Chinese Astronaut Bridges Gender Gap

 October 19, 2021
Screen image captured at Beijing Aerospace Control Center in Beijing, capital of China, Oct 16, 2021 shows China's Shenzhou XIII crewed spaceship having successfully docked with the radial port of the space station core module Tianhe. [Xinhua]


China's landmark six-month journey in space has left many curious about the differences between men and women astronauts.

Wang Yaping, a 41-year-old woman astronaut from Shandong Province in East China, became the first Chinese woman to enter China's space station after the trio settled inside the Tianhe core module last week.

"Astronauts need to meet high physical and emotional standards, so women astronauts will not be exempt from this expectation," said Pang Zhihao, a spaceflight researcher in Beijing and a former analyst at the China Academy of Space Technology.

"Contrary to many people's opinion that it is inconvenient for women to take part in lengthy spaceflights, women astronauts actually have many advantages over their men counterparts in extended missions," Pang said.

"Research and previous missions with women crew members have found many physiological indices in women such as hormonal levels and trace elements are better than those in men. They are less susceptible to negative conditions such as iron poisoning, thrombus, vasospasm and arrhythmia.

"Women are usually more sensitive, attentive and careful in many regards, and normally are better at communicating. These traits are useful assets in extended flights. The presence of a woman astronaut brings more to a demanding mission," Pang said, noting he looks forward to Wang's success.

Wang was selected for the Shenzhou XIII mission in December 2019. The selection process and training for both men and women astronauts are the same, because spaceflight missions are arduous. The assessments take into account each candidate's physical fitness, flight experience, willpower and mental conditions.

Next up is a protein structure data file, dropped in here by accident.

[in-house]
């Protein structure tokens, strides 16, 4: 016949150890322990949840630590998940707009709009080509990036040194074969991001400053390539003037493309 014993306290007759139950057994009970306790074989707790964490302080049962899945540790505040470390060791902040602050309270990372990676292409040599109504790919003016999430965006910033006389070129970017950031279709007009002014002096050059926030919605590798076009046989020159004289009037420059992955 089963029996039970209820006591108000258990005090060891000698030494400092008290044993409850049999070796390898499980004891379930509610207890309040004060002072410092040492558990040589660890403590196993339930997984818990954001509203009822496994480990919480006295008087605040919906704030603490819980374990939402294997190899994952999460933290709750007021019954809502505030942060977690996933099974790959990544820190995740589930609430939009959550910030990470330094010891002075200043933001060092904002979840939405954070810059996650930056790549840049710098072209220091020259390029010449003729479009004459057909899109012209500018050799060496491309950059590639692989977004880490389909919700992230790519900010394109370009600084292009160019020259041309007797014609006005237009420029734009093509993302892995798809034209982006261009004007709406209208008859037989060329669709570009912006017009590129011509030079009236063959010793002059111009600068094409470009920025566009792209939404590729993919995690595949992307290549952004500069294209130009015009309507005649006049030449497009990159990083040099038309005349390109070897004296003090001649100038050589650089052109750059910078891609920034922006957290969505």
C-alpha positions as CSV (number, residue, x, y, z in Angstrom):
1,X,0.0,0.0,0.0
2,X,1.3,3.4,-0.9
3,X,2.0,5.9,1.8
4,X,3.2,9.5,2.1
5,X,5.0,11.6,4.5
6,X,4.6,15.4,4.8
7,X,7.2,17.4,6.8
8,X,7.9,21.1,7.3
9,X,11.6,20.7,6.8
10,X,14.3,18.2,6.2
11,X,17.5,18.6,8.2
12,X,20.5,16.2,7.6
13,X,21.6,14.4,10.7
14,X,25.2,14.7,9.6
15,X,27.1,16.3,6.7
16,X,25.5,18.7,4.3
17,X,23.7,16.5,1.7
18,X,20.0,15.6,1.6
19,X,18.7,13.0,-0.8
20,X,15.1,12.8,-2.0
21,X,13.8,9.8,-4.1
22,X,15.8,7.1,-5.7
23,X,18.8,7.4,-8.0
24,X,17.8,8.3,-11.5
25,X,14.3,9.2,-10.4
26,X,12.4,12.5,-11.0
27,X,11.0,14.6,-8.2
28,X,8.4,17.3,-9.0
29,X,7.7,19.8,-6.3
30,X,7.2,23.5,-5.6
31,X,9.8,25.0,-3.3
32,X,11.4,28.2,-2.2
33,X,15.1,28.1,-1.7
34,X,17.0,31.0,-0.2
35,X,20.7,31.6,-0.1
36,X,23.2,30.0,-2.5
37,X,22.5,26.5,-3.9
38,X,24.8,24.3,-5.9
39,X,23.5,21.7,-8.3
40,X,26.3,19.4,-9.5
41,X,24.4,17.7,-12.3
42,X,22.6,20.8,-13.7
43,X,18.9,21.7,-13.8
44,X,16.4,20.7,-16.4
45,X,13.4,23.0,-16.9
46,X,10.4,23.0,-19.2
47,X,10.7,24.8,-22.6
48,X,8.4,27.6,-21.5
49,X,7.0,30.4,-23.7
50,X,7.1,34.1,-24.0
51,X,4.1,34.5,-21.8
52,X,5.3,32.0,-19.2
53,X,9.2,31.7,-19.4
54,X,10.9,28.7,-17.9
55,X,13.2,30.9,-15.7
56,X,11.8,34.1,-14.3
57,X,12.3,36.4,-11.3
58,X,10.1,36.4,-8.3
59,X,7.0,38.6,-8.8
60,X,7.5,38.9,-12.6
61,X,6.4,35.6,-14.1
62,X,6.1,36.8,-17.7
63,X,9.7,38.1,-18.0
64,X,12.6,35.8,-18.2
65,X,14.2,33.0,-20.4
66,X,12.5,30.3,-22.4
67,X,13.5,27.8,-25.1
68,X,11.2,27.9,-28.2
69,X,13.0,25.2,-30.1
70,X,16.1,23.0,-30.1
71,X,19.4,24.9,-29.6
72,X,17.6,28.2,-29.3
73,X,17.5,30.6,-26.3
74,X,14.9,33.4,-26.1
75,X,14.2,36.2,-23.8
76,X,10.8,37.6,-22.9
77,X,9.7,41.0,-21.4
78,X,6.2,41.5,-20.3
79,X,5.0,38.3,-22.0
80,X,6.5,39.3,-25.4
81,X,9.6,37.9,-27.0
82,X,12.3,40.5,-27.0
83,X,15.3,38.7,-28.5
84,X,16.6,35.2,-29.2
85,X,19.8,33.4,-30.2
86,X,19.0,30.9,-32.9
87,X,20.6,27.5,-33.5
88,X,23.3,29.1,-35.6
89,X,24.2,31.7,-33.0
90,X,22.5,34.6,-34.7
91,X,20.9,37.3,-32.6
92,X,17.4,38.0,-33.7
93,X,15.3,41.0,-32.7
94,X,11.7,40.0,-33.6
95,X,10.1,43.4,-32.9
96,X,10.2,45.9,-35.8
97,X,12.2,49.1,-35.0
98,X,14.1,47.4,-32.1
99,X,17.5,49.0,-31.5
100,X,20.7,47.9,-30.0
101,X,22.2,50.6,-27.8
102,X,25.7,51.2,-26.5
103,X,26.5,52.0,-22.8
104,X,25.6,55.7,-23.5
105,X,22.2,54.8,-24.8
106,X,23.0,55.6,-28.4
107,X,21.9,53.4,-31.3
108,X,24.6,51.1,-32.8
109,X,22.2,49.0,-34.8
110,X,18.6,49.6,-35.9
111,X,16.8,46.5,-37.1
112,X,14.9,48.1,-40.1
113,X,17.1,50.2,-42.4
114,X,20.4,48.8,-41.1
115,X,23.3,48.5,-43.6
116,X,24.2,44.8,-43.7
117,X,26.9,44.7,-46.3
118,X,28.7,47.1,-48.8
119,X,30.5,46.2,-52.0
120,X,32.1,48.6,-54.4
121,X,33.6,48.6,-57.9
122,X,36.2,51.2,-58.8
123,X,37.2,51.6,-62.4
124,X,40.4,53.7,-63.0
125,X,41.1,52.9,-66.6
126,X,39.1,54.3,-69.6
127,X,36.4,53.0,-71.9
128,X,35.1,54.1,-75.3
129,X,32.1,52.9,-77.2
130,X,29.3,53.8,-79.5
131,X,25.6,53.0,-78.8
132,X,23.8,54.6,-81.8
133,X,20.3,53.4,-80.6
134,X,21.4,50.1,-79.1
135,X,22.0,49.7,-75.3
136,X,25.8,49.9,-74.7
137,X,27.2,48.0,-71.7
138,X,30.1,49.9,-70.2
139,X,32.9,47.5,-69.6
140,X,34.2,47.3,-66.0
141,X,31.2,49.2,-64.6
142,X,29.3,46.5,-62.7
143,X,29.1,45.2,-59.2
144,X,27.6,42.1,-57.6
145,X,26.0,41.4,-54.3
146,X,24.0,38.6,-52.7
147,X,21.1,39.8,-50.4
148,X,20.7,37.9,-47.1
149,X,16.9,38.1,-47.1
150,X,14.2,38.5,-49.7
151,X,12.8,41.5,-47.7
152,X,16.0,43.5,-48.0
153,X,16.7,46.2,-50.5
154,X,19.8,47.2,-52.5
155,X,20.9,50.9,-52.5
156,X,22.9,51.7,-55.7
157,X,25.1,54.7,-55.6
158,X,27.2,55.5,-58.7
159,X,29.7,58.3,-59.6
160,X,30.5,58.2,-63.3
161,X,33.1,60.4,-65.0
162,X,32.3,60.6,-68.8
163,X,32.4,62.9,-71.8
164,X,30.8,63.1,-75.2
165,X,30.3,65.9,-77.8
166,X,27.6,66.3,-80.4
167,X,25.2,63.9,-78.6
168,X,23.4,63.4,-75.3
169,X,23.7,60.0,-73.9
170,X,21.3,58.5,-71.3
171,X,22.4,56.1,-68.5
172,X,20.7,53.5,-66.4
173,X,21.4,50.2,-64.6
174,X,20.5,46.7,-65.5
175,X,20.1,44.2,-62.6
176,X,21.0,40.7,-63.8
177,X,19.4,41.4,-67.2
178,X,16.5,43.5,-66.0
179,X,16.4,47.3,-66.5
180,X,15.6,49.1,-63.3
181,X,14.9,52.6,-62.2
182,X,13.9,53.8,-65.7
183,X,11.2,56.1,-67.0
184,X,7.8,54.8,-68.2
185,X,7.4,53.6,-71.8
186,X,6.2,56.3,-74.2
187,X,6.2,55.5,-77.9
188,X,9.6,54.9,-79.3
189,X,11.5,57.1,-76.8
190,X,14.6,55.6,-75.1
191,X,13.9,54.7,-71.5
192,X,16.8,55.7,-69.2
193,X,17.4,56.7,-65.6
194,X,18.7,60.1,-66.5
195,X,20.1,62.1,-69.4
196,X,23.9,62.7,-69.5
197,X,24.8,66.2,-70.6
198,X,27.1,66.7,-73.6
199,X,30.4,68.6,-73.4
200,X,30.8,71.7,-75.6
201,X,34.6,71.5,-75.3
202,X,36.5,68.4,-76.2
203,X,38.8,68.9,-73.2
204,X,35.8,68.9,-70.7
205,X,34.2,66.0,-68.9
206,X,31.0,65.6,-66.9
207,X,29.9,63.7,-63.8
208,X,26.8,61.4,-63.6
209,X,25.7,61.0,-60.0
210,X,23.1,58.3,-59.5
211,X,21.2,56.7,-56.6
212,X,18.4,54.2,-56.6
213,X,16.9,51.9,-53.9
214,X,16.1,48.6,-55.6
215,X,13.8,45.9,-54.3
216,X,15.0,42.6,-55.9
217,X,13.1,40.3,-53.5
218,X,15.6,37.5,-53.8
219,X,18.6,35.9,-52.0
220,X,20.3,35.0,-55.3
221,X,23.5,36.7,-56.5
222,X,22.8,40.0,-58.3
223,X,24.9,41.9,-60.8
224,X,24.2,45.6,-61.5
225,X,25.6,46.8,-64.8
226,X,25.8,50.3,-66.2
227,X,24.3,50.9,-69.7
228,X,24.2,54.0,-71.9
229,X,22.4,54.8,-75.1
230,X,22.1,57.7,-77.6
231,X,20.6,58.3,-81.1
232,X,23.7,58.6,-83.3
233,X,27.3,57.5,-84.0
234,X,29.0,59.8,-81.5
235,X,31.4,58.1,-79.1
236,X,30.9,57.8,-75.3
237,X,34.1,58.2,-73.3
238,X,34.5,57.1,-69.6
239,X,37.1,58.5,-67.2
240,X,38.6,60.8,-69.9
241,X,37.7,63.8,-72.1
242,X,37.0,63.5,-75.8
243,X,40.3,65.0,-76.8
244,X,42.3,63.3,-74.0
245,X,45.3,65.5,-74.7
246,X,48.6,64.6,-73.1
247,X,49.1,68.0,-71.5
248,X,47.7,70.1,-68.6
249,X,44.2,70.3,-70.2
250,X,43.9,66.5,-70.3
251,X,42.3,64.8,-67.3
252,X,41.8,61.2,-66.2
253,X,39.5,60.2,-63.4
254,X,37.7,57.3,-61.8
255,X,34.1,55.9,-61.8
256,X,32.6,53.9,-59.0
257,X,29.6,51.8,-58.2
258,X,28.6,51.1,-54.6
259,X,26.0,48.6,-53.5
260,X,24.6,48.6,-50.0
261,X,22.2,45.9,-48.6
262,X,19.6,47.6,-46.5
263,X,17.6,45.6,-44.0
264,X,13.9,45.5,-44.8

The mission will also see Wang become China's first woman spacewalker, conducting multiple extravehicular activities outside the station during her stay.

"This is not only an honor, but is also an opportunity for us to research the various advantages women astronauts have when walking outside the vehicle," Pang said. "Their generally smaller size is an advantage, as they'll be able to control their weight better and thus perform a wider variety of tasks."

In addition, astronauts frequently conduct indoor experiments, and Wang Yaping is no different there.

"She plans to study aerospace medicine and space life to prepare future women astronauts for long-term stays in space," Pang said.

In June 2013, Wang took part in the Shenzhou X mission, which lasted nearly 15 days, and gave China's first space-based lecture to Chinese students from inside the Tiangong I experimental module.

As part of her mission, she is expecting to give her second space-based lecture during her stay.

In order to better accommodate Wang for her journey, Tianzhou 3, a cargo spacecraft carrying supplies to the China space station, has sent her sanitary supplies and a few non-toxic cosmetics.

A tailor-made spacesuit was also prepared for Wang's extravehicular activities, lighter than the man's variant.




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